State-run Taiwan Power Co’s (Taipower, 台灣電力公司) proposal to drastically hike electricity prices was blocked yesterday in a meeting arranged by the Ministry of Economic Affairs, giving a brief respite for households and companies.
Taipower needed to adjust the pricing proposal, Vice Minister of Economic Affairs Hwang Jung-chiou (黃重球) told reporters following a three-hour discussion with representatives of government agencies and private groups.
“There are a lot of concerns and worries about the effect of the price increases on households ,from the representatives of the Consumers’ Foundation in particular,” Lin said.
He said it was difficult to say when the new electricity rates would take effect.
Taipower originally planned to raise electricity rates by nearly 26 percent for households in the main bracket for power consumption, at 330 units to 500 units, which accounts for 67 percent of household users. For these households, the rate would rise NT$0.84 per unit from NT$3.27 per unit, based on Taipower’s plan.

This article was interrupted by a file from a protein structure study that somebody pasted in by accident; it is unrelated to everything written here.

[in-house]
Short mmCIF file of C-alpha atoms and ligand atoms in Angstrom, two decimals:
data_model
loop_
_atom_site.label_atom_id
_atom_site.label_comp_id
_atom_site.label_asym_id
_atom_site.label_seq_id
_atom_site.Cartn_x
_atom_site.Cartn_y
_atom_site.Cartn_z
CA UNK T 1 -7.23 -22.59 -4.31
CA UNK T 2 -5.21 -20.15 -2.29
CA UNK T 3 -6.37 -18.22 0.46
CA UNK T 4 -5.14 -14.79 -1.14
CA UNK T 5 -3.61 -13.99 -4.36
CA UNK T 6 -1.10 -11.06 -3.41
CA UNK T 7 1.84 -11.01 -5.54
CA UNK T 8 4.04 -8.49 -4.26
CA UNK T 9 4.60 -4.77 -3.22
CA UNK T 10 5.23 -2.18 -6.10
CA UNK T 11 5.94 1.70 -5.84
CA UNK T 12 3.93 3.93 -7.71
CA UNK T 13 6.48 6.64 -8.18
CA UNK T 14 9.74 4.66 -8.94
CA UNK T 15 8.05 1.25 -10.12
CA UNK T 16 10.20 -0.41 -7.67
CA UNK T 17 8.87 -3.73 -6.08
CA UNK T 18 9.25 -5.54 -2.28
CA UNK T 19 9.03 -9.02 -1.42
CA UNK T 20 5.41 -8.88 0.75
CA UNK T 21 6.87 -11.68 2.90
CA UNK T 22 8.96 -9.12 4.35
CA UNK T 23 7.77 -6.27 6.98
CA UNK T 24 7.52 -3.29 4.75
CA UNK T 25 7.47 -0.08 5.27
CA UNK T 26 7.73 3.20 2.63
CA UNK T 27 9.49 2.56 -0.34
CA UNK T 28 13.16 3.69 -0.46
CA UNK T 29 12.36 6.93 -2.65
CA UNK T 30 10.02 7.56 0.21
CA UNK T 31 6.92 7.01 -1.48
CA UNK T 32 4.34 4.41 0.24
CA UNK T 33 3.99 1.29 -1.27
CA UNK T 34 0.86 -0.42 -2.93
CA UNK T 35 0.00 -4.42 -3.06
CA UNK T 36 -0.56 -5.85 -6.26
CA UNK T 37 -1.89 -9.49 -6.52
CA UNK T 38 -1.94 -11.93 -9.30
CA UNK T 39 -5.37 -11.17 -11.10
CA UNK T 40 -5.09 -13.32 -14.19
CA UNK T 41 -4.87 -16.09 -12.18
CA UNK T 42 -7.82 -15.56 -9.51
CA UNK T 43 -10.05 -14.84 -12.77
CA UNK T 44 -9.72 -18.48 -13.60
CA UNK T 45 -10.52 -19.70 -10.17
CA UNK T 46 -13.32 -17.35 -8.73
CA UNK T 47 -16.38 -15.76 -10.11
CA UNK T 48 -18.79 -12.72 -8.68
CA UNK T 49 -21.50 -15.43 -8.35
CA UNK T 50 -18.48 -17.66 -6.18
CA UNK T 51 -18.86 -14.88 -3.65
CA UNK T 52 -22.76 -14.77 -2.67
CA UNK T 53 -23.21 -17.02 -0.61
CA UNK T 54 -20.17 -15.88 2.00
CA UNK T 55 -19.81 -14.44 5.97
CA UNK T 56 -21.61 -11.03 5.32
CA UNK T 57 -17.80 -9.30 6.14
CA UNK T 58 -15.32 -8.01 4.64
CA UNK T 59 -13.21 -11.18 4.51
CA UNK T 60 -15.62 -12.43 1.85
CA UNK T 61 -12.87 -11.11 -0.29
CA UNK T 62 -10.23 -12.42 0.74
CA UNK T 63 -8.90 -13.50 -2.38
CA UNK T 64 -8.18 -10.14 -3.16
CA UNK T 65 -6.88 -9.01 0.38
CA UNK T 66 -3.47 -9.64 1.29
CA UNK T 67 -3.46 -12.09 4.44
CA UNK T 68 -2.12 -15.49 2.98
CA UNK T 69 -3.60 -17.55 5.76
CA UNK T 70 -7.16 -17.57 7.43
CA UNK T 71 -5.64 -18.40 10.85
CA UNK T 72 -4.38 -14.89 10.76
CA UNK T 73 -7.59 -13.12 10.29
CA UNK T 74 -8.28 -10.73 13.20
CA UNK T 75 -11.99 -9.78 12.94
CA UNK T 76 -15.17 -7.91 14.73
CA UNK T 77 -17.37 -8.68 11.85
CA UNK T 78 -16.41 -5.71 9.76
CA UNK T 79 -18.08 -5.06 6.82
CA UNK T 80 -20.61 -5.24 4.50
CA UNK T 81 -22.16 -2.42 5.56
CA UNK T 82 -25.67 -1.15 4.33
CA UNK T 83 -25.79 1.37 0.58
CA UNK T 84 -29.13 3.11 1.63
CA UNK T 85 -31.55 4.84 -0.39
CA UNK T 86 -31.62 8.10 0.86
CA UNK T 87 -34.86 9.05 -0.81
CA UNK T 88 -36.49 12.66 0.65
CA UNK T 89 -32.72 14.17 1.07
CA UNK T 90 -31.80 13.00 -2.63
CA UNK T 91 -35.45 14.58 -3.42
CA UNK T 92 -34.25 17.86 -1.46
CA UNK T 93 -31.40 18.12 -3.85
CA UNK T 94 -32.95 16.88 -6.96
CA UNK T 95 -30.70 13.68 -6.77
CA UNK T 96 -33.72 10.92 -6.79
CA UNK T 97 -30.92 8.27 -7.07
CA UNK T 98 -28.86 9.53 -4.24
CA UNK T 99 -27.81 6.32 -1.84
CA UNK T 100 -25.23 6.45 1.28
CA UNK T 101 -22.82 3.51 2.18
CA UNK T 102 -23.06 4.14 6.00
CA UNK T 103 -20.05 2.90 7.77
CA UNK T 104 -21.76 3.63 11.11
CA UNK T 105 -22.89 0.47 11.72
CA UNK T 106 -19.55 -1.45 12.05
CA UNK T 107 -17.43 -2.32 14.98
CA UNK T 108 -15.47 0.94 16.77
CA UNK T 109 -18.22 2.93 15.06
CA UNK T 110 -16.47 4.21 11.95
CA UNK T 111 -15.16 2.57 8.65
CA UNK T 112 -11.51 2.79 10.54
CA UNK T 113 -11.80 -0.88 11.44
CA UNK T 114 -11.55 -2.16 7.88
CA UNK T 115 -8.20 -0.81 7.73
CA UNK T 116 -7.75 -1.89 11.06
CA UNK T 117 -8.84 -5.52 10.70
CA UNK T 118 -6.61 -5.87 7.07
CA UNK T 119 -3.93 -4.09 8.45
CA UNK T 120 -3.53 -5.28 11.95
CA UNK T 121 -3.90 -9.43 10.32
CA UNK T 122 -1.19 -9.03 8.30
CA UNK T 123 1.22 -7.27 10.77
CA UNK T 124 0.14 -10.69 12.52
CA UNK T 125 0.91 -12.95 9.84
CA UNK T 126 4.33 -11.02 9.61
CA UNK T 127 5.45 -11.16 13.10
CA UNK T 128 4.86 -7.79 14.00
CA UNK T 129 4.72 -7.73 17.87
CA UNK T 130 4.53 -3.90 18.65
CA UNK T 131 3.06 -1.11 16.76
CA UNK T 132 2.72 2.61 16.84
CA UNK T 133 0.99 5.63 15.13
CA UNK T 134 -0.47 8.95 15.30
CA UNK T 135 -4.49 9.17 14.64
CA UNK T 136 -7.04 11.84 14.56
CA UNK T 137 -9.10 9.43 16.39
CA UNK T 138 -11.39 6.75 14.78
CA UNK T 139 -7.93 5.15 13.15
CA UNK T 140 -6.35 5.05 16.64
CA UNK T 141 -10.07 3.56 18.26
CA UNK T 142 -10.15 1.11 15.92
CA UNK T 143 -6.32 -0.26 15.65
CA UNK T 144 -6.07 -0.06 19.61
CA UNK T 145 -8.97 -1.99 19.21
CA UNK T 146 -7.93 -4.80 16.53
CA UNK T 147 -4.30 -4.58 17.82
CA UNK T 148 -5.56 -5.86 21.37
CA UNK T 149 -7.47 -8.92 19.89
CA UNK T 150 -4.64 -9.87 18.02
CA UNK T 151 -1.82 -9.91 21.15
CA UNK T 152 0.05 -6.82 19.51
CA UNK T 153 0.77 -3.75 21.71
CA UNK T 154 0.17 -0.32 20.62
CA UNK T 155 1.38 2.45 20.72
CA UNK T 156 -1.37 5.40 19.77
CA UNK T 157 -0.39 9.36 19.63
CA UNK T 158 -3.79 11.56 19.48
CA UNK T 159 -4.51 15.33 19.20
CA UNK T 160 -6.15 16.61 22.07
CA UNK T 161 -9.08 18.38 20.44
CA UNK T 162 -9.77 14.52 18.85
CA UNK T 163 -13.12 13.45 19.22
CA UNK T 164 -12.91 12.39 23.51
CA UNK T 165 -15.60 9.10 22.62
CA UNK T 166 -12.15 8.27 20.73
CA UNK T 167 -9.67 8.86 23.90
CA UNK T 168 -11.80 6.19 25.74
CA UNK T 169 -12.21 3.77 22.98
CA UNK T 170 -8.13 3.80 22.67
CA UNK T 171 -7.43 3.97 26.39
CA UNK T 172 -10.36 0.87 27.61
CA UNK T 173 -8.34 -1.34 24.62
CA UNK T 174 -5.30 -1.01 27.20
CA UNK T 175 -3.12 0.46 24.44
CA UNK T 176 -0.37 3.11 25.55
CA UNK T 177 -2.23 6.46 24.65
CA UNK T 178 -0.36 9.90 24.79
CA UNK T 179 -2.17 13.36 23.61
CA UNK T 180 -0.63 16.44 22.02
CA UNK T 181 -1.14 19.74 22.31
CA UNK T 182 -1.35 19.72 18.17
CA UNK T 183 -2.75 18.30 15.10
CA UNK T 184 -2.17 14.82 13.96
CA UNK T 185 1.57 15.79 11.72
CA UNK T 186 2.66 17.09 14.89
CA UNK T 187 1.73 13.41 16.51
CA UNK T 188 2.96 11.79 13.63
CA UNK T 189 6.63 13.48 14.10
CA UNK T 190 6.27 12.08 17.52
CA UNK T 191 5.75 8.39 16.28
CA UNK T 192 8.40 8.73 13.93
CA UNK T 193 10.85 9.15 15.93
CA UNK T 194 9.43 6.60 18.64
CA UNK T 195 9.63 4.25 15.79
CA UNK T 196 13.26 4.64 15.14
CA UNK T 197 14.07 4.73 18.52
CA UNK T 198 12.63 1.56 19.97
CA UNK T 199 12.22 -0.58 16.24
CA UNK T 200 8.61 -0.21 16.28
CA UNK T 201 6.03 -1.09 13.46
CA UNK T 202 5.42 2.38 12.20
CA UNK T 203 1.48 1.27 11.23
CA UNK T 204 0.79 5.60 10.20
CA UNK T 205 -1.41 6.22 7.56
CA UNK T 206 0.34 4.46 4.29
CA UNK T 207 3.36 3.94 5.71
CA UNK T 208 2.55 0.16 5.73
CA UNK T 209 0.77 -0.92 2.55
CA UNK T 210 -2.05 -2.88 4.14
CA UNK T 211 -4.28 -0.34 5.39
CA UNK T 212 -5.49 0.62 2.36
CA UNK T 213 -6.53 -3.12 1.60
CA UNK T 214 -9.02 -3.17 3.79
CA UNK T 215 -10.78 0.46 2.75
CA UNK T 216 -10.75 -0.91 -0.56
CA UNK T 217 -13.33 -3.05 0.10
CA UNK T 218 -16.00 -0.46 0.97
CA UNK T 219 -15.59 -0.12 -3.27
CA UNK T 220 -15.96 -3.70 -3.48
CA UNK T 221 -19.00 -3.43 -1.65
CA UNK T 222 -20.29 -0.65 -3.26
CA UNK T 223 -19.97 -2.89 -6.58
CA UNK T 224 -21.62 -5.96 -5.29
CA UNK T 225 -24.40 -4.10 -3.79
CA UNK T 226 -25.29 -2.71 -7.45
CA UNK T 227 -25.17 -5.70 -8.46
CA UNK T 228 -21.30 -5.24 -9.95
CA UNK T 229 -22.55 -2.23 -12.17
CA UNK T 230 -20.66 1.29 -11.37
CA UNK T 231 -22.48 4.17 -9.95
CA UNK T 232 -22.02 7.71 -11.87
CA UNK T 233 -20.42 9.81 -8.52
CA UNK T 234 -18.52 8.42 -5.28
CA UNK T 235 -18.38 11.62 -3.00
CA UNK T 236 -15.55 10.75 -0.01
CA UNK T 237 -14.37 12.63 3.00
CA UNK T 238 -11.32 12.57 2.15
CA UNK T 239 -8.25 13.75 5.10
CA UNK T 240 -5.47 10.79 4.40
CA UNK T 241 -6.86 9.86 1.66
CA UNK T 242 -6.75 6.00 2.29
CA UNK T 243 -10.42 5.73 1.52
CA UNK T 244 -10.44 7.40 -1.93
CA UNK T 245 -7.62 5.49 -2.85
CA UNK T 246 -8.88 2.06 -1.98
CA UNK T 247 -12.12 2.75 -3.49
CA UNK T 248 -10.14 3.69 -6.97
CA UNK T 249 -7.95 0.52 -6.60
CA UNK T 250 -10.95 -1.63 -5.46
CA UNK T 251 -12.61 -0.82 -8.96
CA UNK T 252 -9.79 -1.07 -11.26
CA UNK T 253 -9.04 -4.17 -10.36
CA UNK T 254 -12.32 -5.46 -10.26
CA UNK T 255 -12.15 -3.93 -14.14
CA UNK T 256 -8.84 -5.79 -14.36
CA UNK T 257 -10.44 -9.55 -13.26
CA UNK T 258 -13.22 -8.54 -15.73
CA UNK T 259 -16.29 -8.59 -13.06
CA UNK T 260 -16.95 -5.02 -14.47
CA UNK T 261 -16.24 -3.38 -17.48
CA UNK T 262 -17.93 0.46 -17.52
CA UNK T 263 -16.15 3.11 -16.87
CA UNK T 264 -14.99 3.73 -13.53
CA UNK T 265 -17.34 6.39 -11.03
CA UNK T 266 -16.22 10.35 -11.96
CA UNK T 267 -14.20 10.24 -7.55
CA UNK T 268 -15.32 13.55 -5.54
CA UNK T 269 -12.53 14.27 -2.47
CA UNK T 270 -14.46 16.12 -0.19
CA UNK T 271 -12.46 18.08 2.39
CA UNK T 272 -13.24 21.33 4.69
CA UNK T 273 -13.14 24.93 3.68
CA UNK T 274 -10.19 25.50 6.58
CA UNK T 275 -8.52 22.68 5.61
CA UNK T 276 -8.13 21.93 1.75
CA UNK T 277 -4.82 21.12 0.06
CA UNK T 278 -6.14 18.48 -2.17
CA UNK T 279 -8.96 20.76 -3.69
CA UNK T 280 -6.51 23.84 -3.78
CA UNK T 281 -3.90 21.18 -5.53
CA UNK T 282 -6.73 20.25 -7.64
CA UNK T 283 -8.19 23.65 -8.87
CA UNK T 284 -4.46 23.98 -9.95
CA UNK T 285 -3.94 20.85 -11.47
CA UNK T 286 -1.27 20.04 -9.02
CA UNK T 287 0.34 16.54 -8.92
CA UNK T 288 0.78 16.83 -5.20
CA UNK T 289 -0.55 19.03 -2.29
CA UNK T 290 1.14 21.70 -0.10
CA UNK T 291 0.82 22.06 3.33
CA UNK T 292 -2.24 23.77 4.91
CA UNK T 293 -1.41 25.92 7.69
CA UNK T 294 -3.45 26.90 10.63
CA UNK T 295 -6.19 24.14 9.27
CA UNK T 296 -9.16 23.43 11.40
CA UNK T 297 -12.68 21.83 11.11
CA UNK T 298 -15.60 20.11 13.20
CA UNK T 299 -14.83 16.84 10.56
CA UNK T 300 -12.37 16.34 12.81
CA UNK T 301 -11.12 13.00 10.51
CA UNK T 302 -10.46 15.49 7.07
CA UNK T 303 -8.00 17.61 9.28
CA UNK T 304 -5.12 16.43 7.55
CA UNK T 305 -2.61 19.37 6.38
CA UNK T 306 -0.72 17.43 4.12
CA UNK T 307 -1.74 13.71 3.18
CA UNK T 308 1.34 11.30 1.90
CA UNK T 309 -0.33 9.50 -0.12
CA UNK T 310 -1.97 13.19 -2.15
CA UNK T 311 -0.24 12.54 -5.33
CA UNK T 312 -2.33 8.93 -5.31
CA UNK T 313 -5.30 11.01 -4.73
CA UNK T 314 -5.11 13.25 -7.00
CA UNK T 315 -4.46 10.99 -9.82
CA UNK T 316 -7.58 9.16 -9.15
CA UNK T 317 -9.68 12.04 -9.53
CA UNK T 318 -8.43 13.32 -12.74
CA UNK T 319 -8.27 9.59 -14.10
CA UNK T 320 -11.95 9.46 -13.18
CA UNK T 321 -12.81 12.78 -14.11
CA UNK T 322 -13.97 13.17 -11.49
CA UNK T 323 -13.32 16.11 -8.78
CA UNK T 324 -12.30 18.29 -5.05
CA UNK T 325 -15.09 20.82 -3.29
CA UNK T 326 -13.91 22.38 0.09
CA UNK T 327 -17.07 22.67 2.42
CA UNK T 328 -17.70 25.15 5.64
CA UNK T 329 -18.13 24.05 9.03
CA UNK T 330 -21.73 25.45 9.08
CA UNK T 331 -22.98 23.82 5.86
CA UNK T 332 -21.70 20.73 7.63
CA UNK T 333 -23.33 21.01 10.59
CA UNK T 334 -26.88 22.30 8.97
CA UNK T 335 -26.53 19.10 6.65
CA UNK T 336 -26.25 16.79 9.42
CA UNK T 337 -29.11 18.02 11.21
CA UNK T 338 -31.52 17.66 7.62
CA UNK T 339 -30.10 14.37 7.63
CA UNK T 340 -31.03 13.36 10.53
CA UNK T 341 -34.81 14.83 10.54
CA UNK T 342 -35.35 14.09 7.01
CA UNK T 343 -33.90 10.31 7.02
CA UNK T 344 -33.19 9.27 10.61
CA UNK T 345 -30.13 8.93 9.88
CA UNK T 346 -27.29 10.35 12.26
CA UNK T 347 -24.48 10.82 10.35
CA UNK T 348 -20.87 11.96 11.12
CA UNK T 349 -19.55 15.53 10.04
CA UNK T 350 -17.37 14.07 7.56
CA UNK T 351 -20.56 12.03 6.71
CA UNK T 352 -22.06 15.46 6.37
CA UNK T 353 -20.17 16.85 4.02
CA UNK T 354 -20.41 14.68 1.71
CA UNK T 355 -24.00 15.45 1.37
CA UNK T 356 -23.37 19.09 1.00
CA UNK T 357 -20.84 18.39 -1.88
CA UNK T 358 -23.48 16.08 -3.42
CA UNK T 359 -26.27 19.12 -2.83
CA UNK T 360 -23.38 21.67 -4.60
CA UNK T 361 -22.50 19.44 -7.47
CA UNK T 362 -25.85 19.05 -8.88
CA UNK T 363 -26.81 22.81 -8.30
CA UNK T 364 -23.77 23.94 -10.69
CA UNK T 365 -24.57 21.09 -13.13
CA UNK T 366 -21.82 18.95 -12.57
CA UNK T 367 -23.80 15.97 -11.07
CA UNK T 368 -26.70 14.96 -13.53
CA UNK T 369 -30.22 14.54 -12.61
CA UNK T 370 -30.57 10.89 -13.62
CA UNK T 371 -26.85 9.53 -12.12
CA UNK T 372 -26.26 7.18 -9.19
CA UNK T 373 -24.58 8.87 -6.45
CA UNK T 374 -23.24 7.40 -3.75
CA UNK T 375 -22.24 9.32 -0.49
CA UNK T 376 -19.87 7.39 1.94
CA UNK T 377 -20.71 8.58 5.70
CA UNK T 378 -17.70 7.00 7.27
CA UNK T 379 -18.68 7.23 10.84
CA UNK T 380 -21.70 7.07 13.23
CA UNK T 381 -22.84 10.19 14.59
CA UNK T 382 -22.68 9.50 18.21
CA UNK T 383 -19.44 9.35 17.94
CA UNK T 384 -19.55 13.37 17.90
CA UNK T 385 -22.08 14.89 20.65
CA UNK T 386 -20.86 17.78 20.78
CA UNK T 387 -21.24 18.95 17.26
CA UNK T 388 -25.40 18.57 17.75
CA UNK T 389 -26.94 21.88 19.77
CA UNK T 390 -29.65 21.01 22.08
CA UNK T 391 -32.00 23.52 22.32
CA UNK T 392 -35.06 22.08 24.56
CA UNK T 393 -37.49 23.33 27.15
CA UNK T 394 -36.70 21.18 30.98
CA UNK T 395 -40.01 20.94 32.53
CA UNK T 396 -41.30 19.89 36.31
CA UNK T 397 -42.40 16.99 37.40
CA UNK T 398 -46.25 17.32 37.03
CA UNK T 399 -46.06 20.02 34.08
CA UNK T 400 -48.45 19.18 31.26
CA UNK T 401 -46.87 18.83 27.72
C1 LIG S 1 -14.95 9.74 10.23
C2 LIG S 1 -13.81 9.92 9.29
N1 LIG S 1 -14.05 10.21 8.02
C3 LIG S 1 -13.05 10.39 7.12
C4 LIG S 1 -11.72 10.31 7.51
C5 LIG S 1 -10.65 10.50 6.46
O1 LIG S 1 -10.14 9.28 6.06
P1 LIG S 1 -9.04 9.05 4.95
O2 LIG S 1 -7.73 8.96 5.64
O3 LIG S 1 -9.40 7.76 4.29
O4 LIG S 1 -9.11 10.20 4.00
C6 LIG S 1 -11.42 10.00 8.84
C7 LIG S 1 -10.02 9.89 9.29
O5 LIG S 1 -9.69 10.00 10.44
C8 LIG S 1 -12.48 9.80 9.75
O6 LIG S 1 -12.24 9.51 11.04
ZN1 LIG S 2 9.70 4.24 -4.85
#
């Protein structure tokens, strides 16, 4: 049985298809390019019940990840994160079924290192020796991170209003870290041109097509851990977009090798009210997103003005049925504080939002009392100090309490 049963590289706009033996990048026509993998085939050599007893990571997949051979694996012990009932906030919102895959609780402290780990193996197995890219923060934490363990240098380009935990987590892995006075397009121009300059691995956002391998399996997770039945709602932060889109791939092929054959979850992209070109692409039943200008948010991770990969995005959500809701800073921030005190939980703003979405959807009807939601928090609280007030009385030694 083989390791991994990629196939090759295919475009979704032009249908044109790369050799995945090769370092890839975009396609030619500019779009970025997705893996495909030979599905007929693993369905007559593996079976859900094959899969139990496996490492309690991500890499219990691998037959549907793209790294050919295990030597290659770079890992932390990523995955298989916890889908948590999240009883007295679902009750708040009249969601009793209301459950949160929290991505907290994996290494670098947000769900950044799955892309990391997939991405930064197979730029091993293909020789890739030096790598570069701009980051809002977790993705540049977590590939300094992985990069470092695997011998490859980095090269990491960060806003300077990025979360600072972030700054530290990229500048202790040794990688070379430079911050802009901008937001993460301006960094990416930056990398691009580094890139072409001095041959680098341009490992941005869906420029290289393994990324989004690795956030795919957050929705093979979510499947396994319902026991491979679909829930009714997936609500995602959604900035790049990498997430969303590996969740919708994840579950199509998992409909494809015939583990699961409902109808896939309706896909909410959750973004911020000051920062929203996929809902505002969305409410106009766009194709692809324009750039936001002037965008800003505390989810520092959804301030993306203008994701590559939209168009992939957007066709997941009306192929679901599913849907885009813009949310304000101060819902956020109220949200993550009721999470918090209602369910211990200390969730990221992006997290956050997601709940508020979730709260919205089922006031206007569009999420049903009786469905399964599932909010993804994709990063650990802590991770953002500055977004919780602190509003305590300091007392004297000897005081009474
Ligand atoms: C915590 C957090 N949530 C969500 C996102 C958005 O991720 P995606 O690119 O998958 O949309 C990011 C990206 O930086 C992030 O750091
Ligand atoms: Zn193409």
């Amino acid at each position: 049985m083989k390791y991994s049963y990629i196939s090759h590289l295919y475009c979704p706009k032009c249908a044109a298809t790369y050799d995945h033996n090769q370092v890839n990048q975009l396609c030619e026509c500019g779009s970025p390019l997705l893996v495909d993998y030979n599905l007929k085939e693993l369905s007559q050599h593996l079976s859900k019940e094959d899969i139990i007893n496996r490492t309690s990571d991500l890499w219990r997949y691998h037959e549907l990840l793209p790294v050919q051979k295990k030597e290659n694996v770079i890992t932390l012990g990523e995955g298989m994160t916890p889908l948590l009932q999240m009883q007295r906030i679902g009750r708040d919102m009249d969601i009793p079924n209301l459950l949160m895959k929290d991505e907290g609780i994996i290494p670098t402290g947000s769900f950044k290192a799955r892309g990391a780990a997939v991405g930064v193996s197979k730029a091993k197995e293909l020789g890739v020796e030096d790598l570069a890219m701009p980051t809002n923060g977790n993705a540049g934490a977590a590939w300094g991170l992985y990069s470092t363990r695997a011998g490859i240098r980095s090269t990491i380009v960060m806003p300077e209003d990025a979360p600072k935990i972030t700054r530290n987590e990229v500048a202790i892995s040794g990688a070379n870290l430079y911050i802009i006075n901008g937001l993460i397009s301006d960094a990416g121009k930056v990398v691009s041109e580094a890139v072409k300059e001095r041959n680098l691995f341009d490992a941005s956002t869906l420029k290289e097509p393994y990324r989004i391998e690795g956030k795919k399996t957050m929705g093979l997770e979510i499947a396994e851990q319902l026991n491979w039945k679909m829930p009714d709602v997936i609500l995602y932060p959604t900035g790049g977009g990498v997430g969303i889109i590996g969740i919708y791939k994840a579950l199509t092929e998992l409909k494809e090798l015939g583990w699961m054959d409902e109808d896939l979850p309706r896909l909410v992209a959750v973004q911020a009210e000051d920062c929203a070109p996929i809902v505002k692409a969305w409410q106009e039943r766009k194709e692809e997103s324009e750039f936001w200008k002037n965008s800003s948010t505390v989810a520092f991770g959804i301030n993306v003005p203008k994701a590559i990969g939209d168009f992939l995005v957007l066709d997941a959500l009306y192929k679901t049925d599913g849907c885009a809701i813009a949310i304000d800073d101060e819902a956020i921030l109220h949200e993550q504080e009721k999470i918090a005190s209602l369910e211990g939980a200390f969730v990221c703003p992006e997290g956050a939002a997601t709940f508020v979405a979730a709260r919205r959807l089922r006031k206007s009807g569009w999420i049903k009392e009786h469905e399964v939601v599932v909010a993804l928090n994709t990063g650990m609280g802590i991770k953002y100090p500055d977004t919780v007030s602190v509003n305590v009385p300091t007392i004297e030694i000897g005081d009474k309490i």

Heavy household users, manufacturers and store owners could expect even bigger price hikes.
To reflect a rise in raw material prices, Taipower planned to raise the electricity price for industrial users by about 60 percent, for power consumed at night or during off-peak hours, once their bill exceeded a certain level.
If the hike had been approved during yesterday’s meeting, the new rates could have taken effect as early as next month.
“We will do the calculation again,” Taipower spokesperson Huang Hui-yu (黃惠予) said by telephone. “However, we are still seeking to determine a reasonable level for electricity charges.”
Huang declined to give a timetable for submitting a new plan.
Taipower said it has lost NT$117.9 billion (US$3.99 billion) as of the end of last year and it expected to lose NT$100 billion, if prices remain unaltered, blaming skyrocketing natural gas, coal and crude oil prices.
The proposed price hikes would help Taipower break even next year and the year after, it said.
Far Eastern Group (遠東集團) chairman Douglas Hsu (徐旭東) told UNIQUE TV (非凡電視台) “the price increase is way too big and will have an adverse impact on local cement companies.”
The group operates a wide range of businesses from cement — Asia Cement Corp (亞泥) — to retail — Far Eastern Department Stores (遠東百貨) and Sogo Department Stores (太平洋百貨).
Michael Liu (劉家豪), assistant vice president of Taipei Financial Center Corp (台北金融大樓公司), which runs Taipei 101, said the price hike would add NT$19 million to its NT$30 million annual bill.